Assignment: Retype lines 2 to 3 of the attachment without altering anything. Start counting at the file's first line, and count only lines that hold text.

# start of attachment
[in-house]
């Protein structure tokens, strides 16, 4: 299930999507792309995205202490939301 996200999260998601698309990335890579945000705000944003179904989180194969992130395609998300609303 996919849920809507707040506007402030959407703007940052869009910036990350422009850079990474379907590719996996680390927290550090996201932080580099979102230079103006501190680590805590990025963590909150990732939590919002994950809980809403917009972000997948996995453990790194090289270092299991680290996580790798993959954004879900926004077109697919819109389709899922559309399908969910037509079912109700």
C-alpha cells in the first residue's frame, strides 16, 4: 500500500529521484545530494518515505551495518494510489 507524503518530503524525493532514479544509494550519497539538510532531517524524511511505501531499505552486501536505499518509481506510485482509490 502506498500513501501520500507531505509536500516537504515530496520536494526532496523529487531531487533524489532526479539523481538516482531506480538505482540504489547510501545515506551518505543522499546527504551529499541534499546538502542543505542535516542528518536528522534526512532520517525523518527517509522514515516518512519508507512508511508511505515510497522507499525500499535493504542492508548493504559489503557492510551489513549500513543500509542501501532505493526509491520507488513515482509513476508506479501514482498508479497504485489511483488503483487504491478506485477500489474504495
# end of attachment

């Protein structure tokens, strides 16, 4: 299930999507792309995205202490939301 996200999260998601698309990335890579945000705000944003179904989180194969992130395609998300609303 996919849920809507707040506007402030959407703007940052869009910036990350422009850079990474379907590719996996680390927290550090996201932080580099979102230079103006501190680590805590990025963590909150990732939590919002994950809980809403917009972000997948996995453990790194090289270092299991680290996580790798993959954004879900926004077109697919819109389709899922559309399908969910037509079912109700």
C-alpha cells in the first residue's frame, strides 16, 4: 500500500529521484545530494518515505551495518494510489 507524503518530503524525493532514479544509494550519497539538510532531517524524511511505501531499505552486501536505499518509481506510485482509490 502506498500513501501520500507531505509536500516537504515530496520536494526532496523529487531531487533524489532526479539523481538516482531506480538505482540504489547510501545515506551518505543522499546527504551529499541534499546538502542543505542535516542528518536528522534526512532520517525523518527517509522514515516518512519508507512508511508511505515510497522507499525500499535493504542492508548493504559489503557492510551489513549500513543500509542501501532505493526509491520507488513515482509513476508506479501514482498508479497504485489511483488503483487504491478506485477500489474504495